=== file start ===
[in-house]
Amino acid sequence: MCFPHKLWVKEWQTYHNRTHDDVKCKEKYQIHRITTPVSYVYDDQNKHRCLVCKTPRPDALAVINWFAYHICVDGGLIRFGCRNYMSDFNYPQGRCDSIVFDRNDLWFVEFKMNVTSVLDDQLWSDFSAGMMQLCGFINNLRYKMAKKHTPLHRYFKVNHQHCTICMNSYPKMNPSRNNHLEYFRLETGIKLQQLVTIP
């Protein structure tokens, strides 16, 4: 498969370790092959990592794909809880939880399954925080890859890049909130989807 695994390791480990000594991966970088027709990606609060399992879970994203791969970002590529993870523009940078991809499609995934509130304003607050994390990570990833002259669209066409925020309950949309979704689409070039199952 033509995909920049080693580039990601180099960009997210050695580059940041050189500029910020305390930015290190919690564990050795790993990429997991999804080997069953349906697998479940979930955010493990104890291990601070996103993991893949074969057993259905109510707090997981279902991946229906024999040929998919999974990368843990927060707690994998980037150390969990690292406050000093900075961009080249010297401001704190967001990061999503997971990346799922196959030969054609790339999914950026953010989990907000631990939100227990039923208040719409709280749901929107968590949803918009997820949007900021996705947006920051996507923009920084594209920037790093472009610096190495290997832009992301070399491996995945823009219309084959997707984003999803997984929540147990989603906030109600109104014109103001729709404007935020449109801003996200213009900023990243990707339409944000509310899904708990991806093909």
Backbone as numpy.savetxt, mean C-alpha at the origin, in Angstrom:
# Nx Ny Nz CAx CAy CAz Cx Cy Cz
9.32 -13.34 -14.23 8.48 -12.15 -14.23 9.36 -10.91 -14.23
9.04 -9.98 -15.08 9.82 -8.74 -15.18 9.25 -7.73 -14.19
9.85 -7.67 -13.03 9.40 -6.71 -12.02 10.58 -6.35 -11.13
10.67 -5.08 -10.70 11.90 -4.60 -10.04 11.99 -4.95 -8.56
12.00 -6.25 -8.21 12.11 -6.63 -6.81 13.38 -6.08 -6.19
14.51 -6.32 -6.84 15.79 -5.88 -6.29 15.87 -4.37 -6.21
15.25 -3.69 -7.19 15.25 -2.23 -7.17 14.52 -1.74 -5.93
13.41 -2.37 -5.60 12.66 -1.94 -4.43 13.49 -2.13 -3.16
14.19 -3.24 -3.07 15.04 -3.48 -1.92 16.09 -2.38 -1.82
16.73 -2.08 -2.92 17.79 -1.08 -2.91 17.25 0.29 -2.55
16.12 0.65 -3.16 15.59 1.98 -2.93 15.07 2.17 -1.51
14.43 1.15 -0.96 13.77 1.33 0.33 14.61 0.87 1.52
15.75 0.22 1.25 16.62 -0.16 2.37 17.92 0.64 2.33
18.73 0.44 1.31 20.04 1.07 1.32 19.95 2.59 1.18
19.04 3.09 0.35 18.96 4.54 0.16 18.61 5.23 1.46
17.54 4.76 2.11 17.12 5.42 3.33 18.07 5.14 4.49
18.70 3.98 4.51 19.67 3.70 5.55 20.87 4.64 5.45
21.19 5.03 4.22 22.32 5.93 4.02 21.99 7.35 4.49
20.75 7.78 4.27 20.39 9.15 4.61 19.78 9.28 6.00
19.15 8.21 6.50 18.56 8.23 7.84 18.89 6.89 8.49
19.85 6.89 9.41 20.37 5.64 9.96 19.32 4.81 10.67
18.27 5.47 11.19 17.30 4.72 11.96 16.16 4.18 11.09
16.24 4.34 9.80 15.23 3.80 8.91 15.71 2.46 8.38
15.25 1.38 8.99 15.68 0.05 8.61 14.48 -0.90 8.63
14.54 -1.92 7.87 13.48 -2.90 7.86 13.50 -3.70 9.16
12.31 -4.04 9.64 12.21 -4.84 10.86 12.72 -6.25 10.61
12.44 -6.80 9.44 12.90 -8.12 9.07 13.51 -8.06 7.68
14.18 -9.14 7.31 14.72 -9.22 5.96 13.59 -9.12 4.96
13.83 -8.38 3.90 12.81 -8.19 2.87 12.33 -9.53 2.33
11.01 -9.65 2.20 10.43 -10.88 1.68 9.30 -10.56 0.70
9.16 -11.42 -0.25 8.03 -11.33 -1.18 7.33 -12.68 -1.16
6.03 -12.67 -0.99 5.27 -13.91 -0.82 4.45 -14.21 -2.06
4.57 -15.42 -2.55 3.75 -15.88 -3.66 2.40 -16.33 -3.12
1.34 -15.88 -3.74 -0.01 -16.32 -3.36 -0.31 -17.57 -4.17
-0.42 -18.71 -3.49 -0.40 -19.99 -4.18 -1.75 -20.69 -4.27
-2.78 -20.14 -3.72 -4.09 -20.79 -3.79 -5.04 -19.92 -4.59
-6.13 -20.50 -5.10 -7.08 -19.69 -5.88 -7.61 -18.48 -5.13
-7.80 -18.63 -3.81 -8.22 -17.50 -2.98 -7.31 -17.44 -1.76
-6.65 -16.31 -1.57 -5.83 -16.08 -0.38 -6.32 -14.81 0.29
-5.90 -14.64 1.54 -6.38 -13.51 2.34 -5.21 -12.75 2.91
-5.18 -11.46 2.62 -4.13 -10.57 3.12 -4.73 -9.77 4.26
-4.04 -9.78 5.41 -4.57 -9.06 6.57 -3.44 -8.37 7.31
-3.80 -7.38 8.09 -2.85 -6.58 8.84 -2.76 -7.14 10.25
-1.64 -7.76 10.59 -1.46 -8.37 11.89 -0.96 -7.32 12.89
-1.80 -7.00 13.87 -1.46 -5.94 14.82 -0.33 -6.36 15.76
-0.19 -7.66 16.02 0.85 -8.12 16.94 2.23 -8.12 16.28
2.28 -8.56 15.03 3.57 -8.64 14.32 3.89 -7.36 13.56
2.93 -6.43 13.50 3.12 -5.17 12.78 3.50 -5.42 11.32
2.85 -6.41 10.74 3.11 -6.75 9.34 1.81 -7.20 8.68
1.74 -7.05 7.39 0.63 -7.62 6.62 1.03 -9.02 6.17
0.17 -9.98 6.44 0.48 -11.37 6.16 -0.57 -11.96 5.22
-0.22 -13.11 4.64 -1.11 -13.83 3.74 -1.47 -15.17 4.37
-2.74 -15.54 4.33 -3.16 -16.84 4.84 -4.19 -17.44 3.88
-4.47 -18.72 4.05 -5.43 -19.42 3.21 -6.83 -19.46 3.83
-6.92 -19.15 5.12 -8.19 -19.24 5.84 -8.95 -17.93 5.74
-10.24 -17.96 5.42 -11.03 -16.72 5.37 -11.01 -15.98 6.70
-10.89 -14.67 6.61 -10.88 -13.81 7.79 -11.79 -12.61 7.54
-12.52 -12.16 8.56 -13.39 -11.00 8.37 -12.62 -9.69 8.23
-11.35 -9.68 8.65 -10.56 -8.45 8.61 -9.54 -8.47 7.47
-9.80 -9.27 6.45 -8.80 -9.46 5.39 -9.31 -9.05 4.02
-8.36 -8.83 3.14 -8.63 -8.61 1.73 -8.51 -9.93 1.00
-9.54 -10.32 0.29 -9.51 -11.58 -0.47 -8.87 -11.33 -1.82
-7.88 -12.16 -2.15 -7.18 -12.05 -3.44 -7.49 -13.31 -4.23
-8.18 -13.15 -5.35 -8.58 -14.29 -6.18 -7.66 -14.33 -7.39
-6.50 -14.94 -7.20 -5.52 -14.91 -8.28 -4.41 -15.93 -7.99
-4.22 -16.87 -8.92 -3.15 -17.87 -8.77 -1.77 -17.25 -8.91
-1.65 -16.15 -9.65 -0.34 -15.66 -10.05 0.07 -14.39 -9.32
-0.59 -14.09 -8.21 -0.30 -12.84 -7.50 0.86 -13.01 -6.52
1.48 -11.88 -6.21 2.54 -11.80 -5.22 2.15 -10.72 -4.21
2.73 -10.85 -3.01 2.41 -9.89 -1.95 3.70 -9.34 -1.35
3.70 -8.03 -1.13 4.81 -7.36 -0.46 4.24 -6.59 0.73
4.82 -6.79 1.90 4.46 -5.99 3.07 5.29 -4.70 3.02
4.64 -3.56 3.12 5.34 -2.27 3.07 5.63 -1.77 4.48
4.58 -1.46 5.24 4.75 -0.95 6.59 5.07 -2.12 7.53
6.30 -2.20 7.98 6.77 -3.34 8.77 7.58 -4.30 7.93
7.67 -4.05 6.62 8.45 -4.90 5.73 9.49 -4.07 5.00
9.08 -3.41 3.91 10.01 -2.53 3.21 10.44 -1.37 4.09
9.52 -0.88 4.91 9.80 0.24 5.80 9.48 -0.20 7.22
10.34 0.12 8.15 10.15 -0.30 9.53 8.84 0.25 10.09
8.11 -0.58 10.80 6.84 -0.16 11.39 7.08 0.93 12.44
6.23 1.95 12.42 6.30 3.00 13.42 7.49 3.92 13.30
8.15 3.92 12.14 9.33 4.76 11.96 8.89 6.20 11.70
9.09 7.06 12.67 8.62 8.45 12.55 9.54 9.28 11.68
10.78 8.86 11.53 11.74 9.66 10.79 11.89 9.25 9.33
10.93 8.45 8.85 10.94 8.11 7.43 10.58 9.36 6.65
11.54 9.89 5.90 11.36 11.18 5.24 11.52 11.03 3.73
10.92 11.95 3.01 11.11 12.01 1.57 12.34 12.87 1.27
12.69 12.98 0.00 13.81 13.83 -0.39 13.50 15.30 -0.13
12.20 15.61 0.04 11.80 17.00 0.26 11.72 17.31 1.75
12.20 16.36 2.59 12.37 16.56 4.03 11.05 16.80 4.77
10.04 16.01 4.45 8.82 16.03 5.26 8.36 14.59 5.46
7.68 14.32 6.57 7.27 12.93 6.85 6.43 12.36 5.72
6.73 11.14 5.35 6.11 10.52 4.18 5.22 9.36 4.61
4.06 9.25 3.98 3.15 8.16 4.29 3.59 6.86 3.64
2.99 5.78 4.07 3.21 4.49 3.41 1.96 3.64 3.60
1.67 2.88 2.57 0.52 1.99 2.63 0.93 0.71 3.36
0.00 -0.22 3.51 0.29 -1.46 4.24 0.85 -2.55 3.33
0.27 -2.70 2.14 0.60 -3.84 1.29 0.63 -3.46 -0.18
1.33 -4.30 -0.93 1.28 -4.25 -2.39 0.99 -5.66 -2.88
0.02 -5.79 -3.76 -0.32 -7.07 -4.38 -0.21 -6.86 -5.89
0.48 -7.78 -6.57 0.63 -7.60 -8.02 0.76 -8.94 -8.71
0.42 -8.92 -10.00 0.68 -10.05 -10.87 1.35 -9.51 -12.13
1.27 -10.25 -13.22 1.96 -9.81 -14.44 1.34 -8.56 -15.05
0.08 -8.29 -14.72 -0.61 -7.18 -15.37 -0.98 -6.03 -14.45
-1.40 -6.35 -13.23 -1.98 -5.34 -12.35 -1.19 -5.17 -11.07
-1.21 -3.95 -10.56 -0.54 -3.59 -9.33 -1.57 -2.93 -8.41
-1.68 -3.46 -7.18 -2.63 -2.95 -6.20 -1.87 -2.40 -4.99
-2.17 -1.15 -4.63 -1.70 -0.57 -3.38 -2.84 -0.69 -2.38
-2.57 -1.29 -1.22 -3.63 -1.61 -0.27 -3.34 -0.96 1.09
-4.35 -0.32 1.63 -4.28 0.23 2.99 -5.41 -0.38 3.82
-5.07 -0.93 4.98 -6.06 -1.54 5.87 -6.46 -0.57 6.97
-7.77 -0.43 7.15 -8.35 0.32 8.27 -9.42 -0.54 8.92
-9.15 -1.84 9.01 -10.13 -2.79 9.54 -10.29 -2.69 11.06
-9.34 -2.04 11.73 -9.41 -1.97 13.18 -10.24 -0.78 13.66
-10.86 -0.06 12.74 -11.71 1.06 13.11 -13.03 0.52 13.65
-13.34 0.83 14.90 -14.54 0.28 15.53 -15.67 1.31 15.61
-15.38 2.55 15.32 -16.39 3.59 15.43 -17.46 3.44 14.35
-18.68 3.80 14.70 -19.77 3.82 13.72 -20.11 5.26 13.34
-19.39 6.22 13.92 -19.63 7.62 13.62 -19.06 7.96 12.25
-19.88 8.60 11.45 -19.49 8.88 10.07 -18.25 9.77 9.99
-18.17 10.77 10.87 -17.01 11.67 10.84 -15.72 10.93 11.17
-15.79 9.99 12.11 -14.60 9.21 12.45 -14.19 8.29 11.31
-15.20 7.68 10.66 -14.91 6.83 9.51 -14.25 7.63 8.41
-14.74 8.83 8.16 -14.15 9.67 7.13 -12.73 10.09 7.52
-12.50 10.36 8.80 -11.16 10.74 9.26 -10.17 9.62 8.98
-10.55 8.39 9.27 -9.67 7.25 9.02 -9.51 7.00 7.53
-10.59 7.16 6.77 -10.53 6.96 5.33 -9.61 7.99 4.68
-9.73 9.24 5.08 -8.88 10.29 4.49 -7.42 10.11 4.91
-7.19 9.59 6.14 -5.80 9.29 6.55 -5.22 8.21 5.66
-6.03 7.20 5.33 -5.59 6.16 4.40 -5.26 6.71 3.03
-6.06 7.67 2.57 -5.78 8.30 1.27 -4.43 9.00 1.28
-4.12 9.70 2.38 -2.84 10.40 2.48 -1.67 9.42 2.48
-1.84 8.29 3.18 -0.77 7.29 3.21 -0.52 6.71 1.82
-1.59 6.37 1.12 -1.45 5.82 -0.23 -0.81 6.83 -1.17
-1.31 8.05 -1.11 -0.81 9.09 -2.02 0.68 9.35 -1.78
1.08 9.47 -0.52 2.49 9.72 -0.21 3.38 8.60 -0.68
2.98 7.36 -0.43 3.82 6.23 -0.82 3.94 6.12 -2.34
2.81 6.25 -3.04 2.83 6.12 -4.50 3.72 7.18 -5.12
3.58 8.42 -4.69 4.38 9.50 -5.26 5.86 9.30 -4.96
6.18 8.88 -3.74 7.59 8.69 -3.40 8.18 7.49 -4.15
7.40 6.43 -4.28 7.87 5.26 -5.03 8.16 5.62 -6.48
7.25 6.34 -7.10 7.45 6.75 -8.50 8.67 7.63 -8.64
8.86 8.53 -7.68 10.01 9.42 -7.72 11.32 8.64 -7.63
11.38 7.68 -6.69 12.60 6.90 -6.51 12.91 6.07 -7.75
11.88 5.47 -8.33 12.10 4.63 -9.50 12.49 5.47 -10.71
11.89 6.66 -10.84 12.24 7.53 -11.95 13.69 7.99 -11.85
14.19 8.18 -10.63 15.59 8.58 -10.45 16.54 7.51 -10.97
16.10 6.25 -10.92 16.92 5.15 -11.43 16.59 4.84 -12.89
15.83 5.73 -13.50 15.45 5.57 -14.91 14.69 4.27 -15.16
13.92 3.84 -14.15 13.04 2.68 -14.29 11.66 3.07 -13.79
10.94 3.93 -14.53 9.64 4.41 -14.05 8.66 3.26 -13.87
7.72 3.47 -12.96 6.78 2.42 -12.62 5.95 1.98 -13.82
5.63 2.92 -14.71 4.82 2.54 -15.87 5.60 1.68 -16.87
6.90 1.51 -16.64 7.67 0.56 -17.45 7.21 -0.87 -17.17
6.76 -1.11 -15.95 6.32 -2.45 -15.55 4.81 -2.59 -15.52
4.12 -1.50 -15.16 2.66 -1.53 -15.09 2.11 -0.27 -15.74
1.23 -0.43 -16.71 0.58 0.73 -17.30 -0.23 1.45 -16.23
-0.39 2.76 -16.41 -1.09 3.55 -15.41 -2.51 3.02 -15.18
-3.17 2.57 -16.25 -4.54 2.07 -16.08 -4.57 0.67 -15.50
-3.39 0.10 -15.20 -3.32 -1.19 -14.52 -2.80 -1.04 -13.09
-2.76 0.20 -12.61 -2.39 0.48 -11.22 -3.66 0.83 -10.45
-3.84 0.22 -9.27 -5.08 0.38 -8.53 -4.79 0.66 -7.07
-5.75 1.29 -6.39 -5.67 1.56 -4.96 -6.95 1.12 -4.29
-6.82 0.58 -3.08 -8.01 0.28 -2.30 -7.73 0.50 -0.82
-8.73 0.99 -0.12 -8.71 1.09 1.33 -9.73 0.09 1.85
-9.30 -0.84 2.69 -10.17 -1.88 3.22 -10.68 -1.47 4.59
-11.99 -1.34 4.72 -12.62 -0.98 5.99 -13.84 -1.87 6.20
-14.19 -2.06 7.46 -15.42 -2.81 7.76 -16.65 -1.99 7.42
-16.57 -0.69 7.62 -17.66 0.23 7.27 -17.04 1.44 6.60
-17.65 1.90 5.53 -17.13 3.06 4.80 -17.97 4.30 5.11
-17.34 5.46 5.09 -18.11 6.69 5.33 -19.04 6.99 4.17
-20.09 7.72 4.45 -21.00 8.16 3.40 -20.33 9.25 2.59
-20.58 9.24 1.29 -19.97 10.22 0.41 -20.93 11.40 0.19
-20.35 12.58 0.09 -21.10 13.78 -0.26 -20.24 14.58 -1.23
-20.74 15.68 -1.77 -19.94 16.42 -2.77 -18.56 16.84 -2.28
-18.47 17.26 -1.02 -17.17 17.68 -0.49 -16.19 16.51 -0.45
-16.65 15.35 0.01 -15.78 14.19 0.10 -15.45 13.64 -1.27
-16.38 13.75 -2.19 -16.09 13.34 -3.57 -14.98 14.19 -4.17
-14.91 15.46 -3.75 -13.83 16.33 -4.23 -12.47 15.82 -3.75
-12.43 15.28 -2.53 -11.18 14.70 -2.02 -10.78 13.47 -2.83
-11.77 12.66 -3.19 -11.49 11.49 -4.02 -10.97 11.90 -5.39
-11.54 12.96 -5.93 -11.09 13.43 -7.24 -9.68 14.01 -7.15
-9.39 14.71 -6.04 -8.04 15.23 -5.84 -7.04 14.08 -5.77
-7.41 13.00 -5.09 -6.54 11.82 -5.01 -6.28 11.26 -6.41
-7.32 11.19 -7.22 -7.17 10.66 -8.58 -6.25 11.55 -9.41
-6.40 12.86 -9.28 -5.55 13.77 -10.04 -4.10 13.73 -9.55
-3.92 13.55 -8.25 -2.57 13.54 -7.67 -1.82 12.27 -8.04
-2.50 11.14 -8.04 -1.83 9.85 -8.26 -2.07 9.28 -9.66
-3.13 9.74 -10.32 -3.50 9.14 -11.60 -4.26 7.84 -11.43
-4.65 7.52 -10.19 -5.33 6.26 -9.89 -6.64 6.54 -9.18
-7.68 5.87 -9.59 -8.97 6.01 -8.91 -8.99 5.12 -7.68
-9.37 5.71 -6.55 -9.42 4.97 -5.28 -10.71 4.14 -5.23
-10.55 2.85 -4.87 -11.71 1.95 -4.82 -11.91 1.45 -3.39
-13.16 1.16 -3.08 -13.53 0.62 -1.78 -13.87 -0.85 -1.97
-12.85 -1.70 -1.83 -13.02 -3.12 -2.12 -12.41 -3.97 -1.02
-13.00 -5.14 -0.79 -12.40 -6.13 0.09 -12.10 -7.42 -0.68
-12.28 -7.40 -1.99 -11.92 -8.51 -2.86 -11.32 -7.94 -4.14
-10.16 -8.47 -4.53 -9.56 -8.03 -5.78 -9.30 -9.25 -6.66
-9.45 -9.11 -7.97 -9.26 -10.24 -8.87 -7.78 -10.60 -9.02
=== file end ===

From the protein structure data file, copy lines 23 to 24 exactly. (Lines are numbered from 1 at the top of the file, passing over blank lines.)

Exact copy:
21.19 5.03 4.22 22.32 5.93 4.02 21.99 7.35 4.49
20.75 7.78 4.27 20.39 9.15 4.61 19.78 9.28 6.00